[Looking for Charlie's main web site?]

Bloggers: validate your feed on new entries, or you and your readers could suffer. Here's how

Note: This blog post is from 2008. Some content may be outdated--though not necessarily. Same with links and subsequent comments from myself or others. Corrections are welcome, in the comments. And I may revise the content as necessary.
Have you ever found (as a blogger or as a reader of a blog's feed) that sometimes it seems the feed just seems to stop working? It could be that it's become invalid. Here's a tip.

Bloggers: you really should validate your feed on every new submission. You never know when some special character you used (or copy/pasted from elsewhere) might make your feed invalid.

In this entry, I propose a couple of possible solutions, either that you may find or that you can easily add to your own blog.

Validating your feed. Does your blogging tool do it?

I imagine some blogging tools may even offer this as a feature. It's easy enough to validate one's feed with a tool like http://feedvalidator.org/. You can easily validate your own by adding your URL with http://feedvalidator.org/check.cgi?url=yoururl. (Technically, the value of yoururl should be URLEncoded.)

Validating it yourself on each new entry

If your blogging tool doesn't do that validation for you, here's another thought: you could easily do it yourself. Here's code I use to check the feed whenever a new entry is made. It looks at the validation result and sends me an email if it fails, which has saved my bacon a couple of times:

<cfhttp url="http://feedvalidator.org/check.cgi?url=#urlencodedformat("http://carehart.org/blog/client/rss.cfm?mode=full")#" resolveurl="Yes">

<div id="content">

<cfif cfhttp.filecontent does not contain "congratulations">
   <cfmail to="myemailaddress" from="myemailaddress" subject="Your Blog's RSS feed has failed" type="HTML">
      <p><a href="http://feedvalidator.org/check.cgi?url=#urlencodedformat("http://carehart.org/blog/client/rss.cfm?mode=full")#">http://feedvalidator.org/check.cgi?url=#urlencodedformat("http://carehart.org/blog/client/rss.cfm?mode=full")#</a></p>
      <h4>Validation Failed</h4>
      For http://carehart.org/blog/client/rss.cfm?mode=full. Email sent to myemailaddress.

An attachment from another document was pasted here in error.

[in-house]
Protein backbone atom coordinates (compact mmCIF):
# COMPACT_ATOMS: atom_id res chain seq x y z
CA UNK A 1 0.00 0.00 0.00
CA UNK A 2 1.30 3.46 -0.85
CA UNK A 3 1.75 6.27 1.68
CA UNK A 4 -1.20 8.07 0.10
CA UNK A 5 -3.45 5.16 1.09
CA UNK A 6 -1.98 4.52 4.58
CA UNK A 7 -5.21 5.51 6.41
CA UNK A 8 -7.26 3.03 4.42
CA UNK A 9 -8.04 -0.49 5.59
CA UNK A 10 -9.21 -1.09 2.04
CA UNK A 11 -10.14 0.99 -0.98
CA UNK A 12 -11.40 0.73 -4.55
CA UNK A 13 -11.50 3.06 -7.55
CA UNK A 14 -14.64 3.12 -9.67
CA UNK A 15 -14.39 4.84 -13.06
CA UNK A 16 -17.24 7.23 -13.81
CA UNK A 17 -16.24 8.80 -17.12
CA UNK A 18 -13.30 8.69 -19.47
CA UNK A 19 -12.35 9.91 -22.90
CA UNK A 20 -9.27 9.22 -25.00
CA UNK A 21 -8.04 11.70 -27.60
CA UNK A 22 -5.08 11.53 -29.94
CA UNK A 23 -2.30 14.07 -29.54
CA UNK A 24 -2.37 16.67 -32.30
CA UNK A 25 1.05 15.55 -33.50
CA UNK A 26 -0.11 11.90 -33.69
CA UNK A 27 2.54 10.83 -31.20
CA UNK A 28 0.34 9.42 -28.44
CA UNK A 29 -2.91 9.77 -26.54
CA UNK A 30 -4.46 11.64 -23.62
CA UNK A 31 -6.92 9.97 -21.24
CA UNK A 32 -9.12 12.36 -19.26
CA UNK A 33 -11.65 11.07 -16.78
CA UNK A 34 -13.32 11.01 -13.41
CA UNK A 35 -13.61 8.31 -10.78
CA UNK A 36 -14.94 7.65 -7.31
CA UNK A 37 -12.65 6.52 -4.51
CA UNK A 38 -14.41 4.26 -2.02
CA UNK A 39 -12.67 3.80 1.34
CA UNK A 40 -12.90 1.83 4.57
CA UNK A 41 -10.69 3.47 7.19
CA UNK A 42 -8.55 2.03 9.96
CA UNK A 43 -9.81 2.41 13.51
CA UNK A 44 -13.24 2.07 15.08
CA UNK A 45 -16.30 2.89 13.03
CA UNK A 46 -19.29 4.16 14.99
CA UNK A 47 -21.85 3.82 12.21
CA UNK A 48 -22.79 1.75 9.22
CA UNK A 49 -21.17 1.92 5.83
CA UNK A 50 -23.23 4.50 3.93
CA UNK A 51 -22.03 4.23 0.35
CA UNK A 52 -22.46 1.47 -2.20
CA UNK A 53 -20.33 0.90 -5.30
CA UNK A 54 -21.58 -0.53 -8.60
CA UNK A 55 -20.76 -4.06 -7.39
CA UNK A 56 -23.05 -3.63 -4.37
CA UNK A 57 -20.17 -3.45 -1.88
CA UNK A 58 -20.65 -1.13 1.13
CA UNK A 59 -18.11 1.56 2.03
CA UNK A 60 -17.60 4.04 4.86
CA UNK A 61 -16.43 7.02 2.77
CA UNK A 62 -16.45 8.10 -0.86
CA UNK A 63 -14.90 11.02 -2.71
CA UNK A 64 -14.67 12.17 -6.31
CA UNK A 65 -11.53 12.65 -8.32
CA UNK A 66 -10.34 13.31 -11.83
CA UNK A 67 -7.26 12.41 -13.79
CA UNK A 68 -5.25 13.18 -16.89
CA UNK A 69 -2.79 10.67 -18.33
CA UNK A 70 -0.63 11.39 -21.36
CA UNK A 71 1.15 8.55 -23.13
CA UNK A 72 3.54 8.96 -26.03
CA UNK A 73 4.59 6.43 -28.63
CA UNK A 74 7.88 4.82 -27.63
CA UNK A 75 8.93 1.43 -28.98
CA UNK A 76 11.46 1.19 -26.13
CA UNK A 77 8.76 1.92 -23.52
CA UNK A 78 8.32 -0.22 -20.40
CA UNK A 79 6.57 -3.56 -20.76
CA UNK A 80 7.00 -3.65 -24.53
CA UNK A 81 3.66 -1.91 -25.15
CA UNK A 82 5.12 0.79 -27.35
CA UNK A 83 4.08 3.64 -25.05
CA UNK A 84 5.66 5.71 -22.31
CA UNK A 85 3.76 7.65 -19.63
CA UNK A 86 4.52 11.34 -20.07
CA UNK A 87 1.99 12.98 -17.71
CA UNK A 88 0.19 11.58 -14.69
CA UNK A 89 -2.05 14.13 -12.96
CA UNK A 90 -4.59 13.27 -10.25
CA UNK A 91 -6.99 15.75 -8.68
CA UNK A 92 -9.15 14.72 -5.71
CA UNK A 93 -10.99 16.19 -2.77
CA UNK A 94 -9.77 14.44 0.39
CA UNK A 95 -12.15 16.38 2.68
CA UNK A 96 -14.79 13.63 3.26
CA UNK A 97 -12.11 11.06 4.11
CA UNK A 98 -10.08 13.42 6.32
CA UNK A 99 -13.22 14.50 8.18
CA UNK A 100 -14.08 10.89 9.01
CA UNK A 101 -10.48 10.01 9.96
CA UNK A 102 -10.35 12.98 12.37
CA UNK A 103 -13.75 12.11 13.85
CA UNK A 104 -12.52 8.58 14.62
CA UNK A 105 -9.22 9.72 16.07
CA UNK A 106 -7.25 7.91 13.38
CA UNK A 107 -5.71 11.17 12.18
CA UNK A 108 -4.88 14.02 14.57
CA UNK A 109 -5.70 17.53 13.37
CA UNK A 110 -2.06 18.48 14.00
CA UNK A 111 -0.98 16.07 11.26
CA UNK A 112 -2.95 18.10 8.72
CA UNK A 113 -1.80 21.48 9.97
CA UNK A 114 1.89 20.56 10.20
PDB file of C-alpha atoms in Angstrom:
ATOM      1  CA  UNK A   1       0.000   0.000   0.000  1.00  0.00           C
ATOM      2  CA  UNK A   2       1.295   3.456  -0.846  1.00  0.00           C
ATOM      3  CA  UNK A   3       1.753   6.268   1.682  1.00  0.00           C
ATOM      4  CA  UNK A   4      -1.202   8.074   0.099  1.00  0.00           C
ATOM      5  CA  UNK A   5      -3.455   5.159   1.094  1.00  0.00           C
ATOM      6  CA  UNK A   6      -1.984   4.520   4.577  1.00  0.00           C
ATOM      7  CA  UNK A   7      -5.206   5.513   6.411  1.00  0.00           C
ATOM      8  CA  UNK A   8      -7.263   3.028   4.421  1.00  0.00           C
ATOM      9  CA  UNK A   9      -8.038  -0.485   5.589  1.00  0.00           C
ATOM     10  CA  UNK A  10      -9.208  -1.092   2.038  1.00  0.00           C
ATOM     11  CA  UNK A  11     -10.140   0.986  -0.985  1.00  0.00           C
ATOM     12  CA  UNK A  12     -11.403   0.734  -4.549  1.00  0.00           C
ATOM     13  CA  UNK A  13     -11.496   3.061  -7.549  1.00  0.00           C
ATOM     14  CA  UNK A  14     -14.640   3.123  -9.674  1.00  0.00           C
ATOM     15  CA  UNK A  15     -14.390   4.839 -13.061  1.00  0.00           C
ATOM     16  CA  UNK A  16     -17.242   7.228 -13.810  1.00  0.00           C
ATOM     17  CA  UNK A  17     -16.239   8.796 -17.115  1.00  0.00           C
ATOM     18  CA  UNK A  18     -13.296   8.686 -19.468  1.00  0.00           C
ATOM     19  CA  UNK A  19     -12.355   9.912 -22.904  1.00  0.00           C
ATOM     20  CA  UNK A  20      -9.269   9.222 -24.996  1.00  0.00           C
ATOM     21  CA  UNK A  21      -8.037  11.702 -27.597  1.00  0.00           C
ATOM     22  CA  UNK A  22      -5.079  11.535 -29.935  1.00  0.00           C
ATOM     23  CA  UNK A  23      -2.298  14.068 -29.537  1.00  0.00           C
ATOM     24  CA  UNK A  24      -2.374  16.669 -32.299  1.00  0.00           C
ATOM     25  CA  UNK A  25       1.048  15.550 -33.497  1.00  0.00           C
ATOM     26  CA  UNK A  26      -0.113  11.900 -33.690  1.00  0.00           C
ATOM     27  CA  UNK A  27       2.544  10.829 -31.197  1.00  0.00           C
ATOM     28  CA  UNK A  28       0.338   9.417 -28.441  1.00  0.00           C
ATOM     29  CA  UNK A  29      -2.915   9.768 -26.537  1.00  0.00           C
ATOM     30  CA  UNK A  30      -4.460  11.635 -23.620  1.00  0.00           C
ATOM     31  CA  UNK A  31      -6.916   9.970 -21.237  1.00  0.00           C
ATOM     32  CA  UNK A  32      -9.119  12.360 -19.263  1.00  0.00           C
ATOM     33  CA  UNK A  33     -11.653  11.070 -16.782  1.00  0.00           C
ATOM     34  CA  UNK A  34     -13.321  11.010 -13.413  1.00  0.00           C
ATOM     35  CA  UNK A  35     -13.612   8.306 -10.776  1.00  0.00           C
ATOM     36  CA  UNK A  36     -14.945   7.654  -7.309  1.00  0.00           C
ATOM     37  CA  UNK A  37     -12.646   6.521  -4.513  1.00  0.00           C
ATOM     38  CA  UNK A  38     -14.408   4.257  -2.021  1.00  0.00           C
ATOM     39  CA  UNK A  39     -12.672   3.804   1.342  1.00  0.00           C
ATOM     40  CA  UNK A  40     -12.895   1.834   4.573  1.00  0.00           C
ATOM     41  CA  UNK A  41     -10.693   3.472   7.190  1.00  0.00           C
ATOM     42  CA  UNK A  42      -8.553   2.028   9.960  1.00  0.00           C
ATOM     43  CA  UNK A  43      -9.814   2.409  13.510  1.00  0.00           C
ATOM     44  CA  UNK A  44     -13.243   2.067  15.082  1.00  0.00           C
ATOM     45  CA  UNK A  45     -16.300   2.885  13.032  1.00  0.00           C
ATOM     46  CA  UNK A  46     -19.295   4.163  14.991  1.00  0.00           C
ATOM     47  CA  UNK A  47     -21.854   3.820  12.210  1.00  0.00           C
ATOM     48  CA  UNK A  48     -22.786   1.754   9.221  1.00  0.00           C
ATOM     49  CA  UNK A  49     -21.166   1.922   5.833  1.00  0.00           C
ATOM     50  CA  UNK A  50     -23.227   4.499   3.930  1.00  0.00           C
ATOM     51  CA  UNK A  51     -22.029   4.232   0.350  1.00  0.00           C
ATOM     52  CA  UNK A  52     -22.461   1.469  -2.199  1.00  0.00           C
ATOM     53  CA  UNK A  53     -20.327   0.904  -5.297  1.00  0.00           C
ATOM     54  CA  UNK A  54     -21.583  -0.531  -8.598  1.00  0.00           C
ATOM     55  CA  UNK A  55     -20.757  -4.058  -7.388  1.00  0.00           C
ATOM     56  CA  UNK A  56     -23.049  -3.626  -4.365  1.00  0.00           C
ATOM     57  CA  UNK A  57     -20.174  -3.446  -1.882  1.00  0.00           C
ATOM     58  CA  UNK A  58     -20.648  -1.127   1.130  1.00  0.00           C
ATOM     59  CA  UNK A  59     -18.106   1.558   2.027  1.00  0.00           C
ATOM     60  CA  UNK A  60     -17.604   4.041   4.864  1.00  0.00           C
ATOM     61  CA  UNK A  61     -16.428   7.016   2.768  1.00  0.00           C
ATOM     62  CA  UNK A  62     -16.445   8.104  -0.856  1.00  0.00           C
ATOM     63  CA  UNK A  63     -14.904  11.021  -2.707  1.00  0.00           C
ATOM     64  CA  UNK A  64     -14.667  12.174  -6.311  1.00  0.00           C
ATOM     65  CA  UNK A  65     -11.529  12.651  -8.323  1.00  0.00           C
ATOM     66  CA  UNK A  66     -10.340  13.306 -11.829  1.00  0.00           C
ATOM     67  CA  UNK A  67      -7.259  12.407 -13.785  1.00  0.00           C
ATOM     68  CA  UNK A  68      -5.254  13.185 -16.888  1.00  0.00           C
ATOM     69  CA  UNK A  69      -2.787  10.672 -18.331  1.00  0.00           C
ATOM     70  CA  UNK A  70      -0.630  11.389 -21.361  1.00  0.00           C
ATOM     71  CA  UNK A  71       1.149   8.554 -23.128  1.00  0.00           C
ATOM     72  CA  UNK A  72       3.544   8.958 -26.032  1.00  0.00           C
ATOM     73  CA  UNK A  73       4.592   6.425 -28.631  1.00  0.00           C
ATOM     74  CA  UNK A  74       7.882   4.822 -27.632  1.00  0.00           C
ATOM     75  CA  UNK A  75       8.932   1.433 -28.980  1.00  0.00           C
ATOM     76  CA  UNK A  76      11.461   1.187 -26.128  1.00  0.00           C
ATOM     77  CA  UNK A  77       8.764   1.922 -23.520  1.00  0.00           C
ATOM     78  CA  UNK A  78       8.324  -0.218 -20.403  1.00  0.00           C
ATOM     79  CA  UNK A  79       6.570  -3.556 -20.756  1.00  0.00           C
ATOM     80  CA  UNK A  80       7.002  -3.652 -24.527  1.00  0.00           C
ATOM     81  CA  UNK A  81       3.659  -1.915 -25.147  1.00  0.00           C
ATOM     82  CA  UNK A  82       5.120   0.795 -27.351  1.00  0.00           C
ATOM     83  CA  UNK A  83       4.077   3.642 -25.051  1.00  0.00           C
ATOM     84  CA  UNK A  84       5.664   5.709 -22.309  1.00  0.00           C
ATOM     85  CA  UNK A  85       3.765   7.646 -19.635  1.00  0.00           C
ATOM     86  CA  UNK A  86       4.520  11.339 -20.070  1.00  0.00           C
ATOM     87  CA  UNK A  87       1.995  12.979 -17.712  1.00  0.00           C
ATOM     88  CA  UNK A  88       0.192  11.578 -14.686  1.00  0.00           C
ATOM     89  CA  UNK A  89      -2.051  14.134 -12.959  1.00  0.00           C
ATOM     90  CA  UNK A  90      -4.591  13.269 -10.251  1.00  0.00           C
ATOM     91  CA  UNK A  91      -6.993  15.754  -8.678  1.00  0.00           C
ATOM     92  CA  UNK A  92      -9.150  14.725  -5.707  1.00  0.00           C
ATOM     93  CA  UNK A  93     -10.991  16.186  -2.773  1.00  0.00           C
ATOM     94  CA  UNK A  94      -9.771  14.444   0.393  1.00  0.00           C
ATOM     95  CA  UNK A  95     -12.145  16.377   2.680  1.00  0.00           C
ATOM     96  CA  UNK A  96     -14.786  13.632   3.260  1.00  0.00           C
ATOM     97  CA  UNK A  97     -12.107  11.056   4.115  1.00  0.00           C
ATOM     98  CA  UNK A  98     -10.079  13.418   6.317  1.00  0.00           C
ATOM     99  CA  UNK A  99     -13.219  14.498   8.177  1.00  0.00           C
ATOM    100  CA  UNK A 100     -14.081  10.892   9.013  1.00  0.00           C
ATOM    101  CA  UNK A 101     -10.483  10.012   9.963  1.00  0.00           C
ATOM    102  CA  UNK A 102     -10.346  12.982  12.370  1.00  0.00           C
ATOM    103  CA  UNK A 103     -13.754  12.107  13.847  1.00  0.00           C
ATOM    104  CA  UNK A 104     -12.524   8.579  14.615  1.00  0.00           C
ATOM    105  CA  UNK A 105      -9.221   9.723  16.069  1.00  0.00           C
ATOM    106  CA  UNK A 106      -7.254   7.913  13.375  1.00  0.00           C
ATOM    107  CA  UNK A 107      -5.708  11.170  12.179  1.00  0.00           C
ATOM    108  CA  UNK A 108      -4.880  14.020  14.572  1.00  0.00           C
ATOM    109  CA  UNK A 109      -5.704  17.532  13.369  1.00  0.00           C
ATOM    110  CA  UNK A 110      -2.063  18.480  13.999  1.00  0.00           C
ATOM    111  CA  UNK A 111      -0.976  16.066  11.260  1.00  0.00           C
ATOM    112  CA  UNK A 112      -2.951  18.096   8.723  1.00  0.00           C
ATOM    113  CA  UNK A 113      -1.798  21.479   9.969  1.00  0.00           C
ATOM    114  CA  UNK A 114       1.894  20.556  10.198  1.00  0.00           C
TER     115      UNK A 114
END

<p><a href="http://feedvalidator.org/check.cgi?url=#urlencodedformat("http://carehart.org/blog/client/rss.cfm?mode=full")#">http://feedvalidator.org/check.cgi?url=#urlencodedformat("http://carehart.org/blog/client/rss.cfm?mode=full")#</a></p>
      <h4>Validation passed.</h4>
      For http://carehart.org/blog/client/rss.cfm?mode=full passed.

Of course, you could just drop that code into your blogging code if you're comfortable doing that.

Using your blog tool's Ping feature

But if you don't want to edit your blogging code, you could do this just as easily with your blogging tool's ping feature, if it offers one. These are more typically used to provide one or more URLs which the blogging tool will call when you offer a new entry, such as to notify blog aggregators of your new entry (rather than waiting for them to come back to find your entry eventually).

You could use that same feature have it go to a URL on your own site that runs the code above. That's what I do.

Is there a service doing this already?

I suppose someone could set up a service to do this, letting you pass in the URL and email addresses. For now, I'm not in a position to do that on my own server for others. One would need to be careful not to let this be abused in any way. I also imagine it could get used by a lot of folks.

I kind of wonder why some free service hasn't yet been created to do this. Surely someone could find a way to monetize it. :-)

Anyone know of such a tool?

Anyway, there's the idea and the code above, if it may help.

PS: This is more than just for bloggers